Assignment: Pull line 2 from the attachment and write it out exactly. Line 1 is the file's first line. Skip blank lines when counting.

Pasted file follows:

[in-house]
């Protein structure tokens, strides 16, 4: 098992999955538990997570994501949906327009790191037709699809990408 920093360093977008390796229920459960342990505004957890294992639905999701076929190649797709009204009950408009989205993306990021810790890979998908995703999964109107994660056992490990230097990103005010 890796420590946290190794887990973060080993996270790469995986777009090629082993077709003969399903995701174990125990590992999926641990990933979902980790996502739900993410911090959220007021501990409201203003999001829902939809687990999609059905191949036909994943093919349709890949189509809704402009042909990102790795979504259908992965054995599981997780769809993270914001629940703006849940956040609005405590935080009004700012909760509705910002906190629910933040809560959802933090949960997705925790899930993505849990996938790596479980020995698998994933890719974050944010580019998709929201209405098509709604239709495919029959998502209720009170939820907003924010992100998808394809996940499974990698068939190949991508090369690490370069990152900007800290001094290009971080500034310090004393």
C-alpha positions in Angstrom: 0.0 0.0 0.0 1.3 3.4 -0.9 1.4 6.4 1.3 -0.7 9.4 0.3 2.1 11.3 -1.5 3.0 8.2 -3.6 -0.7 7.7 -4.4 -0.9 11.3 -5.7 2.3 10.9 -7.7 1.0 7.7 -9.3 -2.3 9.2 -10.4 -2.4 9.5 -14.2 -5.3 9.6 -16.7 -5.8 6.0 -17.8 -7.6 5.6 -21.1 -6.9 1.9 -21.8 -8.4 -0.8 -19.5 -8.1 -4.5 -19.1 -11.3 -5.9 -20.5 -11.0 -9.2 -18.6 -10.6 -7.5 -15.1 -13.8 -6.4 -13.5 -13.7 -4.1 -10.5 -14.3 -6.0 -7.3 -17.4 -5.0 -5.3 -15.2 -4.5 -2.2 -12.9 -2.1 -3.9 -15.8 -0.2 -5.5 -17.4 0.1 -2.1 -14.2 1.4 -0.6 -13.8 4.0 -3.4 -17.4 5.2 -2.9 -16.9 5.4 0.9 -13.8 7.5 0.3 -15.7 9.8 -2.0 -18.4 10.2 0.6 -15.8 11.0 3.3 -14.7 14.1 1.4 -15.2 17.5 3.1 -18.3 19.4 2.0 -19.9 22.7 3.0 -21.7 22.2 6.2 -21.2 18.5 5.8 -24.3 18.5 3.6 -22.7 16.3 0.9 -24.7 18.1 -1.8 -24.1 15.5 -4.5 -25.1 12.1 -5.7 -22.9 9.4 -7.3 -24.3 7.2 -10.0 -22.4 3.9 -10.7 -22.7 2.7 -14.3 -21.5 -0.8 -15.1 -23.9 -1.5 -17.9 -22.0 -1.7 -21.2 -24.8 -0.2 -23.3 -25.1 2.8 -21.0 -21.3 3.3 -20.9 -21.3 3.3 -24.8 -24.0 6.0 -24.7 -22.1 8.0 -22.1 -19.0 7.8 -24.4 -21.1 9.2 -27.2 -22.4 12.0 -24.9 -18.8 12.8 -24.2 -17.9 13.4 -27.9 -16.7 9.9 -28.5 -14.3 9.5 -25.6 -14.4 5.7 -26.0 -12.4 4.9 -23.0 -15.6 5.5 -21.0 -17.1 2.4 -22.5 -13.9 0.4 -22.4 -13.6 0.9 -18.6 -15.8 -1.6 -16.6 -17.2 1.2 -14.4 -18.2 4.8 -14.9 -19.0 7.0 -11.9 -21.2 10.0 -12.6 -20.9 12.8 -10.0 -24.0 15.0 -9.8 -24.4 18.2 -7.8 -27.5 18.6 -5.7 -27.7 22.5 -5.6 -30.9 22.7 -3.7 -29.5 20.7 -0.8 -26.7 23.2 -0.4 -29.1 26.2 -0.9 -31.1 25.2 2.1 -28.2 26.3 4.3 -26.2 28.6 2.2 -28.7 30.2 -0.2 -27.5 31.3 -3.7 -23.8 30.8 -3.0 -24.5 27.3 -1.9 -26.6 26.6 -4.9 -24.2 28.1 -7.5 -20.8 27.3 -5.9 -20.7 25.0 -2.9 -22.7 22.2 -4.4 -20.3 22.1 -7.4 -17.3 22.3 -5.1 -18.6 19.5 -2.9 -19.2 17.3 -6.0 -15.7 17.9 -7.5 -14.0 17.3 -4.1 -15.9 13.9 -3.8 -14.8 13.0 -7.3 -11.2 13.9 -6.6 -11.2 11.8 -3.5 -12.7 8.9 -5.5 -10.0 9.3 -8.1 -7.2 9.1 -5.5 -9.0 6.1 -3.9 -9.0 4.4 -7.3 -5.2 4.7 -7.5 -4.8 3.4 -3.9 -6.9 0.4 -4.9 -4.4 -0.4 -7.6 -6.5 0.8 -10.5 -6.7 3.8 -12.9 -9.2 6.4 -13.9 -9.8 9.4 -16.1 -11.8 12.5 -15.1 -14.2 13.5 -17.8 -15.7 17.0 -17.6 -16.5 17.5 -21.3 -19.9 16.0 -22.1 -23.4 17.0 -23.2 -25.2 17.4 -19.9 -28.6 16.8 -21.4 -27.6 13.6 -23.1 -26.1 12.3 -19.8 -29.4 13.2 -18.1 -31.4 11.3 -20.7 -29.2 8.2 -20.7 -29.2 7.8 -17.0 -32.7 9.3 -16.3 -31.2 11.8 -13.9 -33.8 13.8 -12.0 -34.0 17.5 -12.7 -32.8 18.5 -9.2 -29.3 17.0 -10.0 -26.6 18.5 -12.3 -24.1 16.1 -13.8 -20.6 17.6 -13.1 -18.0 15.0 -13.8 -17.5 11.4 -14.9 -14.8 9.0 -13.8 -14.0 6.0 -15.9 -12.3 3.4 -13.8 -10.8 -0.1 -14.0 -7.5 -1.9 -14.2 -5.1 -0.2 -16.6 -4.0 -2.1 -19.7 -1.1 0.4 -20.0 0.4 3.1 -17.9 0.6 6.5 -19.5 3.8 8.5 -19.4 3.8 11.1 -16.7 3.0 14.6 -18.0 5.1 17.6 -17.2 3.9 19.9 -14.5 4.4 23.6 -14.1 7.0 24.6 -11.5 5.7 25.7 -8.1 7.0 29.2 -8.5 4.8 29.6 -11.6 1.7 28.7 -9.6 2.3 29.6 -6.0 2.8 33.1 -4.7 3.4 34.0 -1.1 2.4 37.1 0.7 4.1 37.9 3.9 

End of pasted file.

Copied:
């Protein structure tokens, strides 16, 4: 098992999955538990997570994501949906327009790191037709699809990408 920093360093977008390796229920459960342990505004957890294992639905999701076929190649797709009204009950408009989205993306990021810790890979998908995703999964109107994660056992490990230097990103005010 890796420590946290190794887990973060080993996270790469995986777009090629082993077709003969399903995701174990125990590992999926641990990933979902980790996502739900993410911090959220007021501990409201203003999001829902939809687990999609059905191949036909994943093919349709890949189509809704402009042909990102790795979504259908992965054995599981997780769809993270914001629940703006849940956040609005405590935080009004700012909760509705910002906190629910933040809560959802933090949960997705925790899930993505849990996938790596479980020995698998994933890719974050944010580019998709929201209405098509709604239709495919029959998502209720009170939820907003924010992100998808394809996940499974990698068939190949991508090369690490370069990152900007800290001094290009971080500034310090004393």